As women, we are bombarded with airbrushed images of unnatural beauty. Those gorgeous models are always so happy prancing about in their undies. They live happy and fulfilled lives because they are skinny and bought the right panties. While men have their underwear advertised by middle-aged fruit. Seriously, what the f*ck?

Like every other 90s girl, Barbies were my favorite toy growing up. Barbie could do whatever career she thought sounded fun, as long as she kept those unrealistic measurements. We are taught that while we may be intelligent, funny or hardworking, those traits only matter if you look good.

And of course, if I dare to take a mirror-selfie in my new bathing suit—that actually makes me feel more like a glorious mermaid instead of a beached whale—I’m begging for attention and opening myself up for all the fat-shaming the internet trolls can throw at me.

After all, people think it’s okay to make fun of fat people under the pretense of being “concerned about their health.” Eff that so much! You are not concerned about my health. If they were truly concerned about someone’s well-being, they wouldn’t be public humiliating that person on social media. And honestly, I’d prefer to die early, and full of pizza, than live to be 132-years-old surviving on nothing but Brussel sprouts and sunlight.

Darlings, we can have our cake and eat it too!

We can be chubby, happy, successful and gorgeous—all at the same time. We don’t need to limit our diet to sadness-flavored shakes and ice cubes. We don’t need to go to the workout session entitled “Insane Asylum of Muscles and Misery.”

Society tells us that being overweight is a byproduct of the deadly sin, sloth. But you know what? Sloths are f*cking adorable, and I’d rather be a chill sloth than a busy beaver any day.

So diet—go take a long peaceful walk off a cliff. Then, burn in hell, where they shout at you to push it through 17 more jumping jacks. And for all your hard work, you’ll be rewarded with a crappy shake instead of a real lunch.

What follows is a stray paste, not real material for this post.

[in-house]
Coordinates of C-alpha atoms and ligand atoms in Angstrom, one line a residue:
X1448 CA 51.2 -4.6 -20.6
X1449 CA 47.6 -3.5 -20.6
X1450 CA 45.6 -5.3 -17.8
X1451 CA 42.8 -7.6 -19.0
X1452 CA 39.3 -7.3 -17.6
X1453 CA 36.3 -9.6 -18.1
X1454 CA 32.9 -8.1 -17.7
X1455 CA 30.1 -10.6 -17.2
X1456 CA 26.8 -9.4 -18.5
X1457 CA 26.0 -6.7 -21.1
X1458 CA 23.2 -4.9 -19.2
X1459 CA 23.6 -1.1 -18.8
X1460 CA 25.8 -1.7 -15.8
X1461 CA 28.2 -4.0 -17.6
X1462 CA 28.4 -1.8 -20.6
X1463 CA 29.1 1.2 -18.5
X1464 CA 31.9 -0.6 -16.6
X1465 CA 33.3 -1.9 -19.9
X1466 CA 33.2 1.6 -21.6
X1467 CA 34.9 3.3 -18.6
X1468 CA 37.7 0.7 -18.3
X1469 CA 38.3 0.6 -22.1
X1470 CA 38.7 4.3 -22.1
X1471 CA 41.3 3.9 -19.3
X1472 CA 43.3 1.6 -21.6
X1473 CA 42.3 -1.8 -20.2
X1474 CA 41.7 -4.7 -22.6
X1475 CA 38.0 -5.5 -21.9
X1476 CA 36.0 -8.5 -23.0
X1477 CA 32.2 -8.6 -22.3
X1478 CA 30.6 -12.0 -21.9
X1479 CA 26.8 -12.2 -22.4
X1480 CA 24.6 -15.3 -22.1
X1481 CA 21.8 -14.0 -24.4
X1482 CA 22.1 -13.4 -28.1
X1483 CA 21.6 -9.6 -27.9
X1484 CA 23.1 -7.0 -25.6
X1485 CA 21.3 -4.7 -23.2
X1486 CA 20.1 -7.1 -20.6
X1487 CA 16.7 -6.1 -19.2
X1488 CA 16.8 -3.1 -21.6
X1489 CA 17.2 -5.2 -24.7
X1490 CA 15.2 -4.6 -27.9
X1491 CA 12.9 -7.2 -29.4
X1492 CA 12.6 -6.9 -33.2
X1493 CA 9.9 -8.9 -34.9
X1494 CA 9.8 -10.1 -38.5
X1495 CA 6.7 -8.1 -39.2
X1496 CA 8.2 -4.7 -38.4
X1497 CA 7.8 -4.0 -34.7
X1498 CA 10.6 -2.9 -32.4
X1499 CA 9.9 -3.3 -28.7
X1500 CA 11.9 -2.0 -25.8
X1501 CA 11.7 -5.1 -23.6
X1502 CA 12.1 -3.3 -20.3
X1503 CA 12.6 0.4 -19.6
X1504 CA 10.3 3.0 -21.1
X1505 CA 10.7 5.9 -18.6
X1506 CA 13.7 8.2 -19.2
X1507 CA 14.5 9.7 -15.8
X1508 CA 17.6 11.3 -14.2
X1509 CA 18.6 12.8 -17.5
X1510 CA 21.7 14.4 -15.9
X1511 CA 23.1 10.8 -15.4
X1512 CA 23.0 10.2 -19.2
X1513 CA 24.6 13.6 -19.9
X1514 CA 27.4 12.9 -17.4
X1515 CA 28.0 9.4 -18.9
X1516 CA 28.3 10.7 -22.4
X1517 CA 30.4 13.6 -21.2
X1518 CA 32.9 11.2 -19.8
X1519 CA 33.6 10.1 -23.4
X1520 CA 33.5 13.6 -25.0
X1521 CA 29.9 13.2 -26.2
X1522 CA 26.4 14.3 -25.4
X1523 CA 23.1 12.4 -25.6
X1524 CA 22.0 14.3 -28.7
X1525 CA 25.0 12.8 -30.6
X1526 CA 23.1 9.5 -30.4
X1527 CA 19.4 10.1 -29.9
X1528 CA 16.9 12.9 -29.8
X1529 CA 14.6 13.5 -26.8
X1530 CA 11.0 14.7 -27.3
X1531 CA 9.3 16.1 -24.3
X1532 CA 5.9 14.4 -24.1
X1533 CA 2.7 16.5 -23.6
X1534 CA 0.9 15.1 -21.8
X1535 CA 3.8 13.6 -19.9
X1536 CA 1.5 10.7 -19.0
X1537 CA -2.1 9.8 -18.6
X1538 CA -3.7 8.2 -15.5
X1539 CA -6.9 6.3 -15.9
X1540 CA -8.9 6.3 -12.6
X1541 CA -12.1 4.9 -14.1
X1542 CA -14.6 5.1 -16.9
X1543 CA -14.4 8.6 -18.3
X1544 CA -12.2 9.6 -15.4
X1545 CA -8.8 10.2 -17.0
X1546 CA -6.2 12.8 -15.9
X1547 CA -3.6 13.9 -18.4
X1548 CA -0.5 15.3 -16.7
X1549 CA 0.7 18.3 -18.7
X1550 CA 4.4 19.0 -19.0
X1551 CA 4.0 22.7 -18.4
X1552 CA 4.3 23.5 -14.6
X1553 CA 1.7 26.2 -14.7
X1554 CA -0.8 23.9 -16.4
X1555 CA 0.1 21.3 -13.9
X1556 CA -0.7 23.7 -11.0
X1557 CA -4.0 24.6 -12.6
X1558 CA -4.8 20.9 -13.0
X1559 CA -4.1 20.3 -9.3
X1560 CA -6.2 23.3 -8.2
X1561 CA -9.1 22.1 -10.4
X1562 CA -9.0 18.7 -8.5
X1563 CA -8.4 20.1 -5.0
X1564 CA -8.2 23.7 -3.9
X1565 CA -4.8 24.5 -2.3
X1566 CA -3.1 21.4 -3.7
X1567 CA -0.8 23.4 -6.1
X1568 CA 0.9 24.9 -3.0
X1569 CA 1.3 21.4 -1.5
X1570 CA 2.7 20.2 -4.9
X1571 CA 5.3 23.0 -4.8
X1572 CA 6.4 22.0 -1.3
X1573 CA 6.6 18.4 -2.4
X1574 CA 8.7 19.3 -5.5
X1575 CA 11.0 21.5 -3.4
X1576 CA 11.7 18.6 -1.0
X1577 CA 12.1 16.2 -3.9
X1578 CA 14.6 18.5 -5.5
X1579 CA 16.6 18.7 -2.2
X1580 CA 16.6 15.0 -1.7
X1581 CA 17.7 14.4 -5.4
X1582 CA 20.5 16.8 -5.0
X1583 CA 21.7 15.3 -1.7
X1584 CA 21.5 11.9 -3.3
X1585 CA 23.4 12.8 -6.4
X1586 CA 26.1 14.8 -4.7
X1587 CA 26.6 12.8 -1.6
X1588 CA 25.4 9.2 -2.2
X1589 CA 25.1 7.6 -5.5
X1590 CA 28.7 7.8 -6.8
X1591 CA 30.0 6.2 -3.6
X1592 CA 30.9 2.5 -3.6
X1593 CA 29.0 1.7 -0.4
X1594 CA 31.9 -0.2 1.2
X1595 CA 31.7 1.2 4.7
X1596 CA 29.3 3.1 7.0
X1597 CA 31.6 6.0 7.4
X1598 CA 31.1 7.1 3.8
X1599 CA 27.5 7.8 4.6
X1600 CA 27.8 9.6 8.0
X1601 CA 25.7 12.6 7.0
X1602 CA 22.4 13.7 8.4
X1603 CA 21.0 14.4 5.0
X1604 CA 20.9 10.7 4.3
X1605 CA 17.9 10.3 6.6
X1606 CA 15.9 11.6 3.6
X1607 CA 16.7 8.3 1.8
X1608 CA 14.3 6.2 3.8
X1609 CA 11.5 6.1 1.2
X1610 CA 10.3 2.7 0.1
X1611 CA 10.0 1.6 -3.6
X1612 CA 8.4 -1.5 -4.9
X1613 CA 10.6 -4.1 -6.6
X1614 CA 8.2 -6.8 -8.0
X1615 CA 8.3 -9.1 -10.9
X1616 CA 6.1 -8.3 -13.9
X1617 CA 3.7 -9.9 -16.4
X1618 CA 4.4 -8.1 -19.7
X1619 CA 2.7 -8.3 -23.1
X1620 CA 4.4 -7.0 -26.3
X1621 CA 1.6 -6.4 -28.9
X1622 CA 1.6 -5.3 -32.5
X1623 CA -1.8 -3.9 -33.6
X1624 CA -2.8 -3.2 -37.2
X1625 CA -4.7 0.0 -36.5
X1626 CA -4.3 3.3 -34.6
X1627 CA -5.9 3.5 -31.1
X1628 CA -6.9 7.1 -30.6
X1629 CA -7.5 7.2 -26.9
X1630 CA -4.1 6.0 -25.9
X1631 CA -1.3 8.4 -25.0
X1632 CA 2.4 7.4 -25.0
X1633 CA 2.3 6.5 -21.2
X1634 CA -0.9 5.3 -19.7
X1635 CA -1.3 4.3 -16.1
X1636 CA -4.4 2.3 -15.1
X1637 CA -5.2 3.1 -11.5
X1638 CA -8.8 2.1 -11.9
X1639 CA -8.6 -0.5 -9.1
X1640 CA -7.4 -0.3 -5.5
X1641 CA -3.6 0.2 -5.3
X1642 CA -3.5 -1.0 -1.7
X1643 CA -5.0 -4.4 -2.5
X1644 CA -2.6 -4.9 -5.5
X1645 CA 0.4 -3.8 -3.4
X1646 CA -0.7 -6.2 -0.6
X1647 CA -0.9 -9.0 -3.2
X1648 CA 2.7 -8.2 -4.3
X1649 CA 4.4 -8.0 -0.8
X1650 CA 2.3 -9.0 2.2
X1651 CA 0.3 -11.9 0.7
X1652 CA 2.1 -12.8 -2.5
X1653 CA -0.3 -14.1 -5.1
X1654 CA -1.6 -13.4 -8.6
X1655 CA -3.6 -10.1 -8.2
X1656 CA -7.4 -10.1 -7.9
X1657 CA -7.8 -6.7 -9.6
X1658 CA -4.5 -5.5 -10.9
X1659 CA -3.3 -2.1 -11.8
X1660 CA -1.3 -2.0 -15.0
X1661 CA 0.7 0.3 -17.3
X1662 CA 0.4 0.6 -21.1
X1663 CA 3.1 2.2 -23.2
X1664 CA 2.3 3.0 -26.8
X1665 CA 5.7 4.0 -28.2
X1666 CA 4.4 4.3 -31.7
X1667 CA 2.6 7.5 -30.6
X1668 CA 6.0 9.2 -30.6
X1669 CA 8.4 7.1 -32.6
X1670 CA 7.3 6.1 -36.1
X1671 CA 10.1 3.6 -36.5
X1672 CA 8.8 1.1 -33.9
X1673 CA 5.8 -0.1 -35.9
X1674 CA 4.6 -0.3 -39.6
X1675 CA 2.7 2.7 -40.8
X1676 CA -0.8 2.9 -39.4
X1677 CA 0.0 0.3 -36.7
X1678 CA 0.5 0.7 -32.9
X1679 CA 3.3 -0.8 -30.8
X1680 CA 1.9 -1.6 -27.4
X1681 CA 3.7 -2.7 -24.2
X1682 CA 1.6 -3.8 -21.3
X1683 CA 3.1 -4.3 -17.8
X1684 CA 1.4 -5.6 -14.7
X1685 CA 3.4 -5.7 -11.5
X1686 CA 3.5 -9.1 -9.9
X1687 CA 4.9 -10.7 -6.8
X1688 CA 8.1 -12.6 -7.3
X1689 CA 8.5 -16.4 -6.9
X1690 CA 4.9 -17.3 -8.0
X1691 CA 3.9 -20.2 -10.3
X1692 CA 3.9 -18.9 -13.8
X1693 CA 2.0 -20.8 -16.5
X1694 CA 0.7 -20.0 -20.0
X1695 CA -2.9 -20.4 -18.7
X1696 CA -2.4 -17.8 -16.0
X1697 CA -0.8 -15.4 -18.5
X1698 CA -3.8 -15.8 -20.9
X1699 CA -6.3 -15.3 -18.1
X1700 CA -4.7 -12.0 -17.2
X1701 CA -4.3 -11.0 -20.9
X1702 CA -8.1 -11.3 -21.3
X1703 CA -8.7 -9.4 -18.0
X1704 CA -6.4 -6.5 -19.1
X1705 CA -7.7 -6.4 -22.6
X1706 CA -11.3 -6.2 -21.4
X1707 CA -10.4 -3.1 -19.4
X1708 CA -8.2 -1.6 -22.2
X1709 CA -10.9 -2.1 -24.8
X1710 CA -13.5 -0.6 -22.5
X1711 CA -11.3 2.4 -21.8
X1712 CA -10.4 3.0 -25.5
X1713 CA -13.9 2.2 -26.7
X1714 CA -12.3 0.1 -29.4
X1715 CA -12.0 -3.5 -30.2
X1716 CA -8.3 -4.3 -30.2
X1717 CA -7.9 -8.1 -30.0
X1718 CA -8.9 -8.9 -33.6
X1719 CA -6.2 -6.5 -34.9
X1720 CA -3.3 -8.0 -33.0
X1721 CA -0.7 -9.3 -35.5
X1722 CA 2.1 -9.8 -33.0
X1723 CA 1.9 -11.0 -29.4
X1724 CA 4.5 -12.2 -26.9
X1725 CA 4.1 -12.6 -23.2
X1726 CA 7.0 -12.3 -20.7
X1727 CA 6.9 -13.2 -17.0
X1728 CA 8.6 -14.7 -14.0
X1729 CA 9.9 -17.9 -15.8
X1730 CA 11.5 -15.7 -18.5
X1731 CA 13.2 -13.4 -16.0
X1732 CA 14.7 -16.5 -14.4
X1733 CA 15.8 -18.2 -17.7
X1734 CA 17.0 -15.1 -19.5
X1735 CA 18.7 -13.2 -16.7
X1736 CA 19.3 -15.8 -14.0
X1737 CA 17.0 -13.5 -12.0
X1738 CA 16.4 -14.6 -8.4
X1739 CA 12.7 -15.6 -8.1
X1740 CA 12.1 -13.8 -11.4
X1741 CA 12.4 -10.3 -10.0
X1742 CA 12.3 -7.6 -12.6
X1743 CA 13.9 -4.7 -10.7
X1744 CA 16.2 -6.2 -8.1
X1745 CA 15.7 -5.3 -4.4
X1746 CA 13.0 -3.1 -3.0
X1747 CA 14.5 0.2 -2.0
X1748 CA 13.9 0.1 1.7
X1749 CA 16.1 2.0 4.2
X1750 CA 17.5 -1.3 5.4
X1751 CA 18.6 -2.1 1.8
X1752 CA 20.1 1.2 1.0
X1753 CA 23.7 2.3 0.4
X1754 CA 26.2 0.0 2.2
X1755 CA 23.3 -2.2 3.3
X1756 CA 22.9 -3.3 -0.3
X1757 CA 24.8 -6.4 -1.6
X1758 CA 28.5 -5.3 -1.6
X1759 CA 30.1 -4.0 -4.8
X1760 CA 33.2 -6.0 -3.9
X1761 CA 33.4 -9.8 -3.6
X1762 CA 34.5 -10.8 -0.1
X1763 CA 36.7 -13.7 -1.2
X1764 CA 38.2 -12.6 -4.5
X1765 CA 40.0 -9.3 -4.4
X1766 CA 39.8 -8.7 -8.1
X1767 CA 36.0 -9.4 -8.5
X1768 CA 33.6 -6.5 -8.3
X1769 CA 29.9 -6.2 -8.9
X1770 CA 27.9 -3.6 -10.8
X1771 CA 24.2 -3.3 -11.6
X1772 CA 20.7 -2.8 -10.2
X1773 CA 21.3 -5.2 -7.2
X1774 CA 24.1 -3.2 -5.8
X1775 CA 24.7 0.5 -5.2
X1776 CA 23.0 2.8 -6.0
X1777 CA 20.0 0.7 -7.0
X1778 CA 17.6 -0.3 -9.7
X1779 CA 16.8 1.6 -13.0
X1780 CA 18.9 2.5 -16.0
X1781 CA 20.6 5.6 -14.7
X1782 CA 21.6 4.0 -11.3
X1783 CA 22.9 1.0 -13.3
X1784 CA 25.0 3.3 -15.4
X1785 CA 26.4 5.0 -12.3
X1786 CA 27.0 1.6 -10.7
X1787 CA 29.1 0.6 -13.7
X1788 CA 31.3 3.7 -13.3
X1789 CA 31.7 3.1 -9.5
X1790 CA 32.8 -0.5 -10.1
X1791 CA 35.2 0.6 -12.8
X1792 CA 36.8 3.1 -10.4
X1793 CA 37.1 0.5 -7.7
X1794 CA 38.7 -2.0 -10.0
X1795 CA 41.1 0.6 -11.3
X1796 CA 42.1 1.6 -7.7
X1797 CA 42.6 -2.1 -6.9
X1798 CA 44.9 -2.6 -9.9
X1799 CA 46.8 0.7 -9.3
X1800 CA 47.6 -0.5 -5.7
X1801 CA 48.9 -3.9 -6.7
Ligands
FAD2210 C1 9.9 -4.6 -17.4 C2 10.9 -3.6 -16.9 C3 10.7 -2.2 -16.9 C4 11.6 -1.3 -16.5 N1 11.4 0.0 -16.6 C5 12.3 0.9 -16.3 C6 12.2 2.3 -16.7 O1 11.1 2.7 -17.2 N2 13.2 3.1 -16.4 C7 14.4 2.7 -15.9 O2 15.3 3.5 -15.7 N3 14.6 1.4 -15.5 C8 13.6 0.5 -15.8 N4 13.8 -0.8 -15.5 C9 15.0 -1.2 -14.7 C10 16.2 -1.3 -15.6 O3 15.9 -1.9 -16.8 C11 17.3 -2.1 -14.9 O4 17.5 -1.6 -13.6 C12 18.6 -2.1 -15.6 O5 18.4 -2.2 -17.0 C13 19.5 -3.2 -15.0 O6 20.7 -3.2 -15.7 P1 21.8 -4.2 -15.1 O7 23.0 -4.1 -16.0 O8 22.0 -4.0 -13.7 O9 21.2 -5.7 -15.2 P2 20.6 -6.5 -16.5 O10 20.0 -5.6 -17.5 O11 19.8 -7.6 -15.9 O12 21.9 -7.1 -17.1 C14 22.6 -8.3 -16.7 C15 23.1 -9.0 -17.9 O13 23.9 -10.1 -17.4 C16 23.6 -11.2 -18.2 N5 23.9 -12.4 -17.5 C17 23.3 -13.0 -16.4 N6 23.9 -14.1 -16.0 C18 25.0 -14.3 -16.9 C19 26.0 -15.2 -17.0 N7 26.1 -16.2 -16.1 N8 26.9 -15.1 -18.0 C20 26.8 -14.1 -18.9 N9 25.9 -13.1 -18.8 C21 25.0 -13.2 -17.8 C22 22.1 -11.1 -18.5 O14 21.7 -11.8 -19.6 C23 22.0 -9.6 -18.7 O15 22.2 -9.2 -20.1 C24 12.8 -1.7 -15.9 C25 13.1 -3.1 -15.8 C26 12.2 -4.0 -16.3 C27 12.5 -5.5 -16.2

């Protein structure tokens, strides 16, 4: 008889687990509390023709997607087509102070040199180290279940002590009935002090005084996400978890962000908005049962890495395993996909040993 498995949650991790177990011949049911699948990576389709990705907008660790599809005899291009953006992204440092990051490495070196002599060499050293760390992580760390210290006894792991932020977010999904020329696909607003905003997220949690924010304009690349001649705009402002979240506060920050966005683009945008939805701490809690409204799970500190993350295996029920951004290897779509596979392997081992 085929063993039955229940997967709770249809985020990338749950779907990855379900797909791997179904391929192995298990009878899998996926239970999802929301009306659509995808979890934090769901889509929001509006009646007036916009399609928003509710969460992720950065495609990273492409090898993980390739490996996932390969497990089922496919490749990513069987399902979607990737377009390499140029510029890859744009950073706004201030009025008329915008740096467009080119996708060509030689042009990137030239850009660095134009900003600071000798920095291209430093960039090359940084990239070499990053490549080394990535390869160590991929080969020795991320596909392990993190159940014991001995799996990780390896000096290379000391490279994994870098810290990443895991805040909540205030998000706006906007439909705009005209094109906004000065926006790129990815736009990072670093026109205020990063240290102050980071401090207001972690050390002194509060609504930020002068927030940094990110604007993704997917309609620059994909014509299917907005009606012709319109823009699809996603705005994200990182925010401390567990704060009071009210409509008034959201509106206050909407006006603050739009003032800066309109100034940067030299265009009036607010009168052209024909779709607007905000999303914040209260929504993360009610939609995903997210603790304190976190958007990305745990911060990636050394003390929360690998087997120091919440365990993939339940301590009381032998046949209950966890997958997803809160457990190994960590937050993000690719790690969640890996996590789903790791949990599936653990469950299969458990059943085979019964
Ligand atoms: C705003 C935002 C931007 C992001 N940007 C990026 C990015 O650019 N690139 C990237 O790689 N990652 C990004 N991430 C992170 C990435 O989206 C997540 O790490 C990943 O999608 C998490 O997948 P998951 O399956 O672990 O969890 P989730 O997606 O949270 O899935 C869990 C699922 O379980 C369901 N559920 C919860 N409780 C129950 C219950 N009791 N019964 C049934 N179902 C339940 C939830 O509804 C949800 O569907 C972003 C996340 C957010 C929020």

I’ll be staring down at you—laughing, while I enjoy some red wine and chocolate cake—because I’m fine just the way I am.

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Relephant:

To My Body: I’m Sorry, Thank you & What the Hell?

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Author: Staci Lerch-Moist

Editor: Yoli Ramazzina

Photo: Flickr/PROKelly Sue DeConnick

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Erica Dec 17, 2015 3:38am

Yay! Love it xxxxx rock whatever shape you are. I have two daughters two different shapes both equally beautiful and healthy in and out. Me I’m a US 12 and happy to be so!!

Florence Dec 11, 2015 9:09pm

Brilliant. You made my day. This fat person complex must end. Why are thin people so mean? Because they are hungry and must snack on celery.

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Staci Lerch-Moist

Staci Lerch-Moist lives in Pennsylvania with her husband and five furry rescue babies. She loves animals, coffee, cartoons and bubble baths. She lives to travel, despises small talk and collects antique teacups. Her writing career peaked in 5th grade, when she was a finalist in a state-wide Renaissance themed short story contest.